As long-time readers know, when I say I refuse to submit to (and thus tacitly support) the TSA and its unconstitutional search-and-seizure policies, I really mean it: I refuse. I haven’t traveled anywhere by airplane since the summer of 2009; neither have my husband and sons.
Now, my family and I — passionate civil libertarians, all — are fortunate to be in a position to put our collective foot down thus: none of us needs to fly for work, or — thankfully, currently — for medical procedures. So, boycott the airlines is what we do.
Take that, airlines, said the British-born, Caribbean-and-Central-America-raised girl who comes from a long line of itchy-footed wanderers and who longs for the return of sensible, respectful security policy so she can get back to enjoying the world — hell, the country, even.
But although we know, with certainty, that a short-term boycott of the airlines by a large enough number of people — for just a couple of weeks — is all it would take to bring the airlines to their knees and to get Congress to heed our request for sane, effective airport security policy, here at TSA News, we’re not about shaming people who can’t protest exactly the way we do. Rather, we’re hoping to set an example by not flying, while also entreating those who must fly to cut back on air travel wherever possible. And reminding them, when they do fly, to opt-out of the electronic strip-search machines and document any “pat-downs” with video, as you are permitted to do by law and as you are encouraged to do by civil liberties activists, this blog included.
As our colleague Lisa Simeone (currently on her own no-TSA vacation!) has often said, Everyone can participate in a campaign to effect change, as there are many ways to protest besides not flying. One VERY important thing you should do, right now, is head over to the public comments submission site and state why you oppose the government’s use of electronic strip-search machines on innocent citizens traveling within their own country. (We’ll keep the link posted in the upper left margin, too. Tell your friends.)
In the meantime, another summer fast approaches. And the TSA is still irradiating and groping Americans, with no end to the madness in sight–not yet, anyway.
“It’s going to be another inferno,” my husband said glumly. “It’ll be hot everywhere, but it would be nice to have a little break, a change of scenery….”
“South Beach?” I ventured. “It’s ridiculously drivable. Stay in one of the old Art Deco hotels; take the boys to art museums and vintage shops; hang out in cafés?”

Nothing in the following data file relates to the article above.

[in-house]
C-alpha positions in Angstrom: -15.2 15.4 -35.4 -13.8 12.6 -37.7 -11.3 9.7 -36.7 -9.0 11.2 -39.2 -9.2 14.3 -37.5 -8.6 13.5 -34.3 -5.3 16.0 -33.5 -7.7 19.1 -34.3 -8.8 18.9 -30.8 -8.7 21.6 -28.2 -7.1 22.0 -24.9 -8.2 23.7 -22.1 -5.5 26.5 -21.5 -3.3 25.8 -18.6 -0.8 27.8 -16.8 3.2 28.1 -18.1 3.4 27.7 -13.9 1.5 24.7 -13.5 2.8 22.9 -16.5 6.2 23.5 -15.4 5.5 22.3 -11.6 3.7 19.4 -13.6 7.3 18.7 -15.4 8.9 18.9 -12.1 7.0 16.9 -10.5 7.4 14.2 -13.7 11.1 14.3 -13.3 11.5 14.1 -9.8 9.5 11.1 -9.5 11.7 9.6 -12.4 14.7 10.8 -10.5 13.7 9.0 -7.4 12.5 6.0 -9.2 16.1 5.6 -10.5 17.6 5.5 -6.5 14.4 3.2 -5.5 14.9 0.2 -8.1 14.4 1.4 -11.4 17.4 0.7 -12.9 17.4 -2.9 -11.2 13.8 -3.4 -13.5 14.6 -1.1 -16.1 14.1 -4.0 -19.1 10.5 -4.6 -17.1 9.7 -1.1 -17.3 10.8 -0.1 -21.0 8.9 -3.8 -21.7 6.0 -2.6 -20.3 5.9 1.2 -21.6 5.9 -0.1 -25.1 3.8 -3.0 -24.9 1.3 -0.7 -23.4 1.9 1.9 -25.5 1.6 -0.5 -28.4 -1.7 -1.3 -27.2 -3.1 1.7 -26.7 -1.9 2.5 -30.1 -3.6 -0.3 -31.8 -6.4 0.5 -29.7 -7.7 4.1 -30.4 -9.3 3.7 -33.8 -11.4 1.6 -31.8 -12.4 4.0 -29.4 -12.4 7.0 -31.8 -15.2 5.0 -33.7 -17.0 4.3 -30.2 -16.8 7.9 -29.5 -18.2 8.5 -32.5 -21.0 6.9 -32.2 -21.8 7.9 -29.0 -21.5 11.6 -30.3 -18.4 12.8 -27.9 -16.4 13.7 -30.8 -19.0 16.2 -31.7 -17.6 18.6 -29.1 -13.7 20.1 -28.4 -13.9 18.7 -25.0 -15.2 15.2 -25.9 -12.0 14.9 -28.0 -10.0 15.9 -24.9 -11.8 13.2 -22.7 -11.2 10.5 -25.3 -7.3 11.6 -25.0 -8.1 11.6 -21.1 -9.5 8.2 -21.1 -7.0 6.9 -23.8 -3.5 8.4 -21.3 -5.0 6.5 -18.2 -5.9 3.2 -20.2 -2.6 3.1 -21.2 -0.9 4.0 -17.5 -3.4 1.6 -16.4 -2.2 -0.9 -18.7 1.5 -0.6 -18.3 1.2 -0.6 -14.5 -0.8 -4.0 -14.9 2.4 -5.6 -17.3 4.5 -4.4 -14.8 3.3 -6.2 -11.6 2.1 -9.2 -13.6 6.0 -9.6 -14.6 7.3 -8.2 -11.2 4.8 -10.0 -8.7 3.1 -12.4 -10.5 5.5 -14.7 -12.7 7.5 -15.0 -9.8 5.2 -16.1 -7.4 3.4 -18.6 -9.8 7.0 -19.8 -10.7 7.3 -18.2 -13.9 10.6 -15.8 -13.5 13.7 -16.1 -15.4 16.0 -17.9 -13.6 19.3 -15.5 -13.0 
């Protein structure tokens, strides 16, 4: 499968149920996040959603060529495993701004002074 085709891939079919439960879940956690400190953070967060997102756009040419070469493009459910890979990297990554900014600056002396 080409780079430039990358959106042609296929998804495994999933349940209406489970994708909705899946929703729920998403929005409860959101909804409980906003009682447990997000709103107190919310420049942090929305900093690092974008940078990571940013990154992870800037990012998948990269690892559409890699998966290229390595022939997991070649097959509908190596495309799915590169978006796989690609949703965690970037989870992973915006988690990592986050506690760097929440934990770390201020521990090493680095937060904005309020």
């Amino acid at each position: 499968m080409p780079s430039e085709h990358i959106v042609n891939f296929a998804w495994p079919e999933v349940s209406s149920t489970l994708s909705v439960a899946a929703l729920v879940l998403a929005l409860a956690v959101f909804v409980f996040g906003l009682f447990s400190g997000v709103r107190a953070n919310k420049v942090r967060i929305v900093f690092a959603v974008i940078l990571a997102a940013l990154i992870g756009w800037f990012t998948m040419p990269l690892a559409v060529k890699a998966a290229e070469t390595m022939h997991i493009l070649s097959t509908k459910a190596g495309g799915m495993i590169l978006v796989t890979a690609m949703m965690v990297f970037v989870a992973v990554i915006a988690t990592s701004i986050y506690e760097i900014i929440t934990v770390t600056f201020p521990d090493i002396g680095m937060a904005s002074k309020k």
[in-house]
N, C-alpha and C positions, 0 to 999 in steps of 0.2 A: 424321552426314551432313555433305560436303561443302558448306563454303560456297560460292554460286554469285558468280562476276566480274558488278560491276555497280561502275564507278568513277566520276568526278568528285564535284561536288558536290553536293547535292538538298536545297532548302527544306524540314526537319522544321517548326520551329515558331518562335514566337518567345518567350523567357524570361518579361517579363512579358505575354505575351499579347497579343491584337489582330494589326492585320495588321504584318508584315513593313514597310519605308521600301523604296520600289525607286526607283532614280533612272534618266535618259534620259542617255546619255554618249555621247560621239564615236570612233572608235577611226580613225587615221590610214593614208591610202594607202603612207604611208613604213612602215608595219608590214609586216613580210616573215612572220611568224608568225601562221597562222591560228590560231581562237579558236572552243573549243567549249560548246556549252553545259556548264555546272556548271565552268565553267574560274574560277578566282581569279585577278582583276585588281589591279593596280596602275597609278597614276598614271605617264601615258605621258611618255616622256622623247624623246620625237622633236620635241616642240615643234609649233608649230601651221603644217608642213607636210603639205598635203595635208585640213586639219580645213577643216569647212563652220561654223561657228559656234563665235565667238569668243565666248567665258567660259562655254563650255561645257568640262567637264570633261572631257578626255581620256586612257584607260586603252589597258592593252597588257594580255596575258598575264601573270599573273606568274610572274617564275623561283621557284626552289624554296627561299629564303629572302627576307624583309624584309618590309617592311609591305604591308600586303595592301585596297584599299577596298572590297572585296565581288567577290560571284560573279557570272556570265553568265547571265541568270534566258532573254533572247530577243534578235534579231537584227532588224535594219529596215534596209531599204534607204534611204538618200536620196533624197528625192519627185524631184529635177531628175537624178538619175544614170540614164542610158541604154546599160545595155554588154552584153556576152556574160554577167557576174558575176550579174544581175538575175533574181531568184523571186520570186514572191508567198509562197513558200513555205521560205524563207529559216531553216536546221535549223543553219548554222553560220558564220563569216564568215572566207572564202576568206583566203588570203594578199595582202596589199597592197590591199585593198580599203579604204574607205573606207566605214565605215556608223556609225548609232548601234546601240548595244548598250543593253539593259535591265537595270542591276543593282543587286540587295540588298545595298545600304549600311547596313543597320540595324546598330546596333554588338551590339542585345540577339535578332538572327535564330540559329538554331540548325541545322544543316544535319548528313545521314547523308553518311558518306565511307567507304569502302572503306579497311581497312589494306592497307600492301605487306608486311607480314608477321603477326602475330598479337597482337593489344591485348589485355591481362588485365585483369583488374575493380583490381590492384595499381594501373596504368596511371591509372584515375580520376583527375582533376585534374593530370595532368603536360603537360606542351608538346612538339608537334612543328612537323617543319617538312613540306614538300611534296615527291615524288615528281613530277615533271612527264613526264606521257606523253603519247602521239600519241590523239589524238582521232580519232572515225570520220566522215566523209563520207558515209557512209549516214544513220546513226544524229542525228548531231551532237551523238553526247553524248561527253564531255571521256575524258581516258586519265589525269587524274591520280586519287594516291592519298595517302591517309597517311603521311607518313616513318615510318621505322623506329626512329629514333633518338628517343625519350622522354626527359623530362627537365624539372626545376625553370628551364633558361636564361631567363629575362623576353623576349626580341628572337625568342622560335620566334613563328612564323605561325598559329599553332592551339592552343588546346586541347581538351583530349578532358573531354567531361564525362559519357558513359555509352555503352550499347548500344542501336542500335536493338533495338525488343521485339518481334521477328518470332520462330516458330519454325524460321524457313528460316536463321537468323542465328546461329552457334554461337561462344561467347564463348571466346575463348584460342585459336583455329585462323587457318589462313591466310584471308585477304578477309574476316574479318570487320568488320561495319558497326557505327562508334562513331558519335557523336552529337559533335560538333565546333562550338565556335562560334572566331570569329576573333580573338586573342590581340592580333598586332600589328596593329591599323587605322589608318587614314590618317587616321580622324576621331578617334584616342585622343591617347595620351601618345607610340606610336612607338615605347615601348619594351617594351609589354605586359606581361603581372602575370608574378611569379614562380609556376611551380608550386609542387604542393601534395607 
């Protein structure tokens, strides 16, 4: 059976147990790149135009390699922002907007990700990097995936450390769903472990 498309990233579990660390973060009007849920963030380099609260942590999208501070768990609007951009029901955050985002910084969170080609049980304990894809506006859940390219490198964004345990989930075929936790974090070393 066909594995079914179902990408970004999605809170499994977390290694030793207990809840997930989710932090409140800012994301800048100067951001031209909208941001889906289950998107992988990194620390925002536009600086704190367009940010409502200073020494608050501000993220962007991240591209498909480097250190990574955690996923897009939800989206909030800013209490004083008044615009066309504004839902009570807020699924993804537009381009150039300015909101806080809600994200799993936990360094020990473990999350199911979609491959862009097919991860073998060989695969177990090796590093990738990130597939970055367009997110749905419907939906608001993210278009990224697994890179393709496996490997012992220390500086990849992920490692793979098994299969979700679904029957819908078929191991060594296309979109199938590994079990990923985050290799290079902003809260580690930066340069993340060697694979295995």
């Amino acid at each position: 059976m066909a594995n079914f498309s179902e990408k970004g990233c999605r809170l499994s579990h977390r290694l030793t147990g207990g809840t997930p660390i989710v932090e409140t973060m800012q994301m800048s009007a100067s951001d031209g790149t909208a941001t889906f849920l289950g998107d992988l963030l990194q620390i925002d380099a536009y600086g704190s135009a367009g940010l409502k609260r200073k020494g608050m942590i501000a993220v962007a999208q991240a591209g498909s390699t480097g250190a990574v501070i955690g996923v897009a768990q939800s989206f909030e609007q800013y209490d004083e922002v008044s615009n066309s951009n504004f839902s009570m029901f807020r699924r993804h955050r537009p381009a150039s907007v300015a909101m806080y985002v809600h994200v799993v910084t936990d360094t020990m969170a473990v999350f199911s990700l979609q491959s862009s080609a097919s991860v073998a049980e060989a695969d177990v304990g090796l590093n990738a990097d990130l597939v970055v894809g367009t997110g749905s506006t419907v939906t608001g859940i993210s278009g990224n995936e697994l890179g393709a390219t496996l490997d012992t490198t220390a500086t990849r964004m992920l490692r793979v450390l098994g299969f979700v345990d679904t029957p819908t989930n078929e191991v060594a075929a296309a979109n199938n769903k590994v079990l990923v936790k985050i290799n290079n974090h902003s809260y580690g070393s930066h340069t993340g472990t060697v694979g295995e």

“Get real! That sounds more like a girls’ weekend than a vacation for the lads, Deb,” he said. “Keep thinking.”
We pondered our options. Although we certainly live right in the midst of Family Vacation Central, with Disney, Universal, Sea World, Busch Gardens, and Cape Canaveral all within a couple of hours’ drive, our general attitude on that front tends to be Been there, rode that, and all we got were these lousy (and profoundly cheesy) t-shirts.
We were looking for something different, something . . . not in Florida.
Suddenly my husband perked up: “The Smokies! We’ll drive there. We’ll rent a house, load up the family truckster, and be there in eleven hours or so — which is not that much longer than it would take if we flew there, once you add on all the security wait-time and car-rental wait-time and . . . .”
And he’s right: road-tripping it versus flying starts to look pretty good once you factor in the time it takes to drive to the airport, park your car, take the tram into the airport, and go through security (which represents a significant amount of travel-time, even when everything goes smoothly); and then factor in your actual time in the air (assuming takeoff happens as scheduled and there are no delays on the destination end, either) and the time it takes you to hop the shuttle bus to the rental-car lot and wait in line to get the keys to your vehicle (another time-suck, in our experience: we were once held up for nearly three hours in Los Angeles when the car-rental computers went down and all the reservations had to be processed manually); and finally, add on the time involved in driving the last leg of your trip, that is, from the airport car rental lot to your hotel or house, which will invariably be located in a different part of town.
Driving from our house in west-central Florida to the Smoky Mountains will be a TSA-free cakewalk in comparison.
And just think: no sexual assault by people who are unhappy and embarrassed at best; surly and abusive at worst. No being separated from our luggage and having our belongings ransacked and the pricier items among them stolen. And no restrictions on liquids–other than adult beverages, of course: we’re not anti-common-sense and anti-safety. Just anti-Security Theater.
So, are you and your loved ones planning some TSA-free travel this summer? Are you taking to the rails? Or else the road — as we are — all the while crossing your fingers that VIPR units don’t crop up along the way? Tell us about your plans in comments, and feel free to ask questions of–or offer suggestions to–your fellow travelers.
Bon voyage sans le déranger de TSA! [Bon Voyage without the disturbing of TSA.]
Image via Lego Minifigures Tumblr